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David Easteal’s extraordinary debut feature puts us in the backseat of a middle-aged Australian legal worker’s car as he drives home from the office each day. From a fixed position between the driver and passenger seats, the camera observes a journey that, through repetition, becomes familiar to us: Andrew gets into his car and drives off down a suburban road before joining the busy freeway. Most days, en route, he’ll call his wife, Cheri, to let her know he’s set off, and also his mum, who has dementia. On some days, he gives a lift to a younger colleague, David (played by Easteal himself); otherwise, he’ll listen to talk radio.
The Plains was filmed over the course of a year, recording Andrew’s evening commutes in unbroken takes that paradoxically emphasise both the sameness and the difference of these journeys. No less than the clock radio flicking around to 6am each repeated morning in Groundhog Day (1993), the sound of the power-lock mechanism unlocking before Andrew gets into his air-conditioned car at the start of each trip becomes an aural marker of a cyclical routine. But there’s something subtler at play in Easteal’s film than a critique of white-collar drudgery.
A number of screens concentrate our gaze in The Plains. There’s the car windscreen, that widescreen view through which we see the passing world: other cars, roadsides, the liminal spaces of arterial Melbourne. Each journey begins sometime after 5pm, and among many other things The Plains is a documentary about the way the daylight dims at different times of the year, as Andrew’s car drives on through the gathering twilight. Our barometer for tracking these changes is the dashboard clock, another screen that draws the eye. Then there’s the rearview mirror, which – excepting a moment near the end of the film – gives us our only glimpses of Andrew’s face. Aside from this, we get to know him only through his chatty conversation: The Plains is a work of intimate portraiture told without us properly seeing its subject.
The film’s minimal set-up superficially resembles Locke (2013), Steven Knight’s car-bound drama in which Tom Hardy, in full view of the camera, holds down a succession of speakerphone conversations as he drives from Birmingham to London. But Locke’s melodramatic plot mechanics and more restless visual vocabulary gave Knight’s film the air of a high-concept radio play consciously opened up for the screen. In its formal rigour and emphasis on duration and the accretion of detail, Easteal’s project is more in lane with the structuralist avant-garde of Michael Snow and James Benning – perhaps most especially the latter’s 1975 film The United States of America, made in collaboration with Bette Gordon and tracking Vietnam-era America through the windscreen of two travellers making a cross-country drive. Straub-Huillet’s History Lessons (1972), with its lengthy windscreen odyssey through modern Rome, could be another reference point, not to mention Chantal Akerman’s Jeanne Dielman, 23 quai du Commerce, 1080 Bruxelles (1975), with its concentration on daily routine and the infinitesimal deviations from it that can reveal volumes about a character.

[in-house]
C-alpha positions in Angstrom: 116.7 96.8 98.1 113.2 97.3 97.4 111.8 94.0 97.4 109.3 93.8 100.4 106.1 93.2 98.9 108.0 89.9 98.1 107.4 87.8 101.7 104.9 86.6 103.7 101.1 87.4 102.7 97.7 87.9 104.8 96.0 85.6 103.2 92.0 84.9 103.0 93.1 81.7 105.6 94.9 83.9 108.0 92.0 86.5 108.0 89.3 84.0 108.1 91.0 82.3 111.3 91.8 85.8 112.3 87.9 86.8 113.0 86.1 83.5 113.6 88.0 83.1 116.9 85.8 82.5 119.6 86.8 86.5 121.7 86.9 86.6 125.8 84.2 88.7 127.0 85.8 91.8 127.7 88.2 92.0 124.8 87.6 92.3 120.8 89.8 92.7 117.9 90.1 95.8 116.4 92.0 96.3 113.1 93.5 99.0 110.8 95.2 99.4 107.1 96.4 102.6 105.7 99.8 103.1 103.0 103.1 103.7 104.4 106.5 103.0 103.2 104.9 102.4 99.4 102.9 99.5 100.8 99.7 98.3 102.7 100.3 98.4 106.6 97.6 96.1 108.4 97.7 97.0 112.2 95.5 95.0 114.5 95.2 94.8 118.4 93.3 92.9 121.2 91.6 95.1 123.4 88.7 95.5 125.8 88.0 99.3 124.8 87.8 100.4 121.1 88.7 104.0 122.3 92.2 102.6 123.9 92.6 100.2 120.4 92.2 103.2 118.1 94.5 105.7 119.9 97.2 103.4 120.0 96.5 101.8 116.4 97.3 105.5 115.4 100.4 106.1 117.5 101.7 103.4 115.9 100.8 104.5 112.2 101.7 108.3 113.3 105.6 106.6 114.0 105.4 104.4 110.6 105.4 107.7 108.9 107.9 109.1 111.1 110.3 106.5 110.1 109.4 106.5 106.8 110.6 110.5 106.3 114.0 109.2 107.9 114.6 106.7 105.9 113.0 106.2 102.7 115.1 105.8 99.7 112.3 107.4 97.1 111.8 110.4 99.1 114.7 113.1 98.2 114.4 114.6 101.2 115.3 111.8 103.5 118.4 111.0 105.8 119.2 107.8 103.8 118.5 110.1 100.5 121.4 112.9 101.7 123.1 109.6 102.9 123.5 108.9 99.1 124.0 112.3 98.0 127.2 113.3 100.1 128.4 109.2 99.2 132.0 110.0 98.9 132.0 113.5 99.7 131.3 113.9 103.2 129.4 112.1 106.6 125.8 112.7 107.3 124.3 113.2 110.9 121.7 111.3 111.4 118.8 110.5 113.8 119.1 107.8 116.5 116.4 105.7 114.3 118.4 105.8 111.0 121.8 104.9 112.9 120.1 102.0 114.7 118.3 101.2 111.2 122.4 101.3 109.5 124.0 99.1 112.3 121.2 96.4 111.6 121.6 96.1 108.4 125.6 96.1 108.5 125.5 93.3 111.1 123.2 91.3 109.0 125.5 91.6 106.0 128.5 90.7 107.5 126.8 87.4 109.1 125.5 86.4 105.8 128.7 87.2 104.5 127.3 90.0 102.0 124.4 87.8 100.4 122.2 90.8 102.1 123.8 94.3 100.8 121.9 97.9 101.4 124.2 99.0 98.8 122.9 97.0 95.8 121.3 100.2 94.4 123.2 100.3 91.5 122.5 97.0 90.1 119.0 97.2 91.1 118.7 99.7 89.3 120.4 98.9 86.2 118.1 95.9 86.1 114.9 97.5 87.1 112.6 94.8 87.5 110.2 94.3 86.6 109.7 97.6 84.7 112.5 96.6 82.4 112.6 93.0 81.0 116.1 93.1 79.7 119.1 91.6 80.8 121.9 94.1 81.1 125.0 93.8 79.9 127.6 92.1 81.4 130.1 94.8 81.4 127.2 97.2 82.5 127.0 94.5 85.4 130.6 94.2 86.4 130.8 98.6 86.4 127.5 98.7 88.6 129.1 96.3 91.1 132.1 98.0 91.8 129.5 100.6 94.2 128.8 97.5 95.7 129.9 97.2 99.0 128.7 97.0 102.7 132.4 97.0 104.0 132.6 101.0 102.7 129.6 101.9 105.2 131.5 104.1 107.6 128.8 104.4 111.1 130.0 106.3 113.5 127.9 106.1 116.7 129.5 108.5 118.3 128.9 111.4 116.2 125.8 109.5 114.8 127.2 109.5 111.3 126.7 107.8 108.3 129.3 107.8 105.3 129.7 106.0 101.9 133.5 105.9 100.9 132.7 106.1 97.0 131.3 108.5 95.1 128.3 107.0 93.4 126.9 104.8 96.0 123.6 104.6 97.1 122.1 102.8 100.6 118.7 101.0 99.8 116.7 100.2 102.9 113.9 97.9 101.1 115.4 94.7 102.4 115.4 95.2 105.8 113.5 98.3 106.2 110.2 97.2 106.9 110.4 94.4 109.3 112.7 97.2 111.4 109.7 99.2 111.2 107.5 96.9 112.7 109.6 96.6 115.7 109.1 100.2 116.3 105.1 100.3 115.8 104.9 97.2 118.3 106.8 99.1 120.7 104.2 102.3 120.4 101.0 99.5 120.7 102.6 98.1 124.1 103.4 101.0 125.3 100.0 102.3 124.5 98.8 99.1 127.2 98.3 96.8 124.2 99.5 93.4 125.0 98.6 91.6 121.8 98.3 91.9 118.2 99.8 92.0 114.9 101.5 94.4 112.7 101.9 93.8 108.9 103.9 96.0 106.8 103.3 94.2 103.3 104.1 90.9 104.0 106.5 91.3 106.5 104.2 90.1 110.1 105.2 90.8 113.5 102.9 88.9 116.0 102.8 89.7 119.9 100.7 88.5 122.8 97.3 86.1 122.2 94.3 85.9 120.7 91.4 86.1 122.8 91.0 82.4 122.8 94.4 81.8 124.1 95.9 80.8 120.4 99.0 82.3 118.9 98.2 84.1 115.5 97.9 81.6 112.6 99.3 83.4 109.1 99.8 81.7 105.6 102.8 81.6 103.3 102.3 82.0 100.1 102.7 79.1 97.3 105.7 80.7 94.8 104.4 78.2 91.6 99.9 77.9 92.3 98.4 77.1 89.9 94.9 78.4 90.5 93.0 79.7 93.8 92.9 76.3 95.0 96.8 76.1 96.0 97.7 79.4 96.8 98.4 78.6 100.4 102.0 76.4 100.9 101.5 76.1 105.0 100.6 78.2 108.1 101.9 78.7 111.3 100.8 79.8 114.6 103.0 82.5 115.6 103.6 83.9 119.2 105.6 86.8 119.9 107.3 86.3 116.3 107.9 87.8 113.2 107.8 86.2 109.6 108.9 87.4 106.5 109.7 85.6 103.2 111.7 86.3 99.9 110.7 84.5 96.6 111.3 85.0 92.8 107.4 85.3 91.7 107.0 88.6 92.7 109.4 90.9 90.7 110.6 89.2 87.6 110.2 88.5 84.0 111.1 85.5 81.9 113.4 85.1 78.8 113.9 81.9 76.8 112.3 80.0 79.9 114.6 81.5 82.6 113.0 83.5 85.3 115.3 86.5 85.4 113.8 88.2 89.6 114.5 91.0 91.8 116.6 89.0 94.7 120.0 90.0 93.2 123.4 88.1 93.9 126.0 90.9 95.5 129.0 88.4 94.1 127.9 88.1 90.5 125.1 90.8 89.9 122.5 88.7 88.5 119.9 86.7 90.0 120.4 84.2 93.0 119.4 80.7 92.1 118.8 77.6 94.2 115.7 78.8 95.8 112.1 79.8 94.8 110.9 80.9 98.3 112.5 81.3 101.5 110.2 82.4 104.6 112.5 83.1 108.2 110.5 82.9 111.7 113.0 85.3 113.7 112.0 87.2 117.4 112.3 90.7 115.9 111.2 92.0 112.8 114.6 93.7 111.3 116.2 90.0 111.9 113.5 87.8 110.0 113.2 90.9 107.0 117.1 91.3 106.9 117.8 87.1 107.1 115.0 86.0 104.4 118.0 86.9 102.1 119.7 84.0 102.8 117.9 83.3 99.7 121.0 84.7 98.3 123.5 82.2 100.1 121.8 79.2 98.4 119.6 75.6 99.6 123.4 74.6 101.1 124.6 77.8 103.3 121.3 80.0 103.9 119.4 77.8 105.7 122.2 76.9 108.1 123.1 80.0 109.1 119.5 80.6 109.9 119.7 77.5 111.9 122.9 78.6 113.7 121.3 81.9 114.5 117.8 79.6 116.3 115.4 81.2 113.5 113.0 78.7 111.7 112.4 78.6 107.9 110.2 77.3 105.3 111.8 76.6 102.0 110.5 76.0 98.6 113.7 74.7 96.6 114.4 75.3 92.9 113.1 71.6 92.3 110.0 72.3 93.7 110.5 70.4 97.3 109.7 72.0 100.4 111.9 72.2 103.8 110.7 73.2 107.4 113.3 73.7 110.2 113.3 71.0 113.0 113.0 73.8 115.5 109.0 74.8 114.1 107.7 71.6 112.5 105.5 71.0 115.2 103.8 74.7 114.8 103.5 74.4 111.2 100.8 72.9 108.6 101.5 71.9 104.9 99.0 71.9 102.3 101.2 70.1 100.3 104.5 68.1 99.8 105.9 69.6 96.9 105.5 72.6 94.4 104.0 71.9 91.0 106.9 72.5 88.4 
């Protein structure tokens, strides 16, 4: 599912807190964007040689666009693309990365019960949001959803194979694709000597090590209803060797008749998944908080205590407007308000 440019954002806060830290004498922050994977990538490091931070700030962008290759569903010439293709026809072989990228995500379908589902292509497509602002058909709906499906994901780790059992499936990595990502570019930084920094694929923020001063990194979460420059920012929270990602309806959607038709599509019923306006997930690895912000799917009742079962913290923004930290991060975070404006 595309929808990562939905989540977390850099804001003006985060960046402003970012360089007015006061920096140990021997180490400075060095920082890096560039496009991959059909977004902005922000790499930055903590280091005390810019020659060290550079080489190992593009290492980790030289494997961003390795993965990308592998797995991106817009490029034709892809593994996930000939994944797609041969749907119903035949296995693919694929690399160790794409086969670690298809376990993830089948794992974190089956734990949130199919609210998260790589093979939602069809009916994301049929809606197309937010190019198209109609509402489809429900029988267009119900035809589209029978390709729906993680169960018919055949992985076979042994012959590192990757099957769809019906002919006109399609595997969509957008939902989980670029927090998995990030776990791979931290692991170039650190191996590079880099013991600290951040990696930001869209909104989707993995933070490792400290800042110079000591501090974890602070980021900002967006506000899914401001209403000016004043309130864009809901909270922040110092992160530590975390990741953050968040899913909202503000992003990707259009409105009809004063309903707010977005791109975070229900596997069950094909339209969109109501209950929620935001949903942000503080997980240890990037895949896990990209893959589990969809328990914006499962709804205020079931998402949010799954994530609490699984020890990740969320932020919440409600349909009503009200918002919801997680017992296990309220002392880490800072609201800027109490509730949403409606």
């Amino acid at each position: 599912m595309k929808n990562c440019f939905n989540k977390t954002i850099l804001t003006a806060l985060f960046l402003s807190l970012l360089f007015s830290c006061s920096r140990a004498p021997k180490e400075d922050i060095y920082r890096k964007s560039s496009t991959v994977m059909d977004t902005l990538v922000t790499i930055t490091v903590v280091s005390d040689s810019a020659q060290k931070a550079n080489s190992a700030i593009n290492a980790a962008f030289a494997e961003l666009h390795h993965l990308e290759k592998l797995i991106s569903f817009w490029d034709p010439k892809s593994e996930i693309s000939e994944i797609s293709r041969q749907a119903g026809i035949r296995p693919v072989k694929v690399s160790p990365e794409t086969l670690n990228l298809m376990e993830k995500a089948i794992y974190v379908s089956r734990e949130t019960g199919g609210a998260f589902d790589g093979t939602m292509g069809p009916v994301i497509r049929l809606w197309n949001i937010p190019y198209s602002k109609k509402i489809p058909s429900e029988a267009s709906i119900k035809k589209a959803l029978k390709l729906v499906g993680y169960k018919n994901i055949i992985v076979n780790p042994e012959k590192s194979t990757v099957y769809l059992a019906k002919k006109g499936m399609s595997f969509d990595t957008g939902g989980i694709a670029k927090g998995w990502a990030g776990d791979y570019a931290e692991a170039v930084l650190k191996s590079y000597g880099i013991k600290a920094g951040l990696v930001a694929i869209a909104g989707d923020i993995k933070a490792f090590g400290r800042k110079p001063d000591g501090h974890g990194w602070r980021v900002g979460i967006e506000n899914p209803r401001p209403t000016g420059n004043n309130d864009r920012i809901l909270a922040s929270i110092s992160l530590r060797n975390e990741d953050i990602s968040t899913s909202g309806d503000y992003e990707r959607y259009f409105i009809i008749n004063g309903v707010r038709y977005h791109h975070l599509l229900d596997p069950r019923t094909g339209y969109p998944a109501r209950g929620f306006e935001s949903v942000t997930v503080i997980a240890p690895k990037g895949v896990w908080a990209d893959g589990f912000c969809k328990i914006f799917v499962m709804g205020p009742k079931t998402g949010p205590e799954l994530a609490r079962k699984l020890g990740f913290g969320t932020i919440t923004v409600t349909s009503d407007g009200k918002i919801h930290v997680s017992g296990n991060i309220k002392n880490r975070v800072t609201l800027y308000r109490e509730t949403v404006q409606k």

The Plains derives much of its fascination from the ambiguous line it treads between documentary and drama. Easteal is a practising barrister, Andrew one of his former colleagues, but though it’s impossible to tell from the film, their naturalistic dialogues were in fact mainly scripted, and the life events that enter into the conversation are a mix of reality, reconstruction and fabrication.
Through Andrew’s talkative patter, fragmentary details of a life emerge as vivid off-screen space: friction with his boss, his parents’ lives as Polish émigrés, his attitude to having children, his relationship with Cheri, the second home they keep in a remote part of Victoria (which we see in snippets of drone home-movie footage that make for disorientingly surreal interludes between some of the commutes). Over three hours, we get the measure of a man and grow familiar with the genial flow of his speech – his tics, intonation and midlife philosophising.
The dialogue between Andrew and David evolves from colleague-to-colleague awkwardness to a warmer rapport, and when, on the later drives, we learn that David is leaving his job to pursue a legal course, or that the health of Andrew’s mother has rapidly deteriorated, such shifts hit us like Jeanne Dielman forgetting to turn a light off. Life has jumped on in the splice between two shots, and what had seemed, for all its onward movement, to be a film about stasis reveals its larger theme as impermanence.
► The Plains will be available to stream on MUBI from April 12.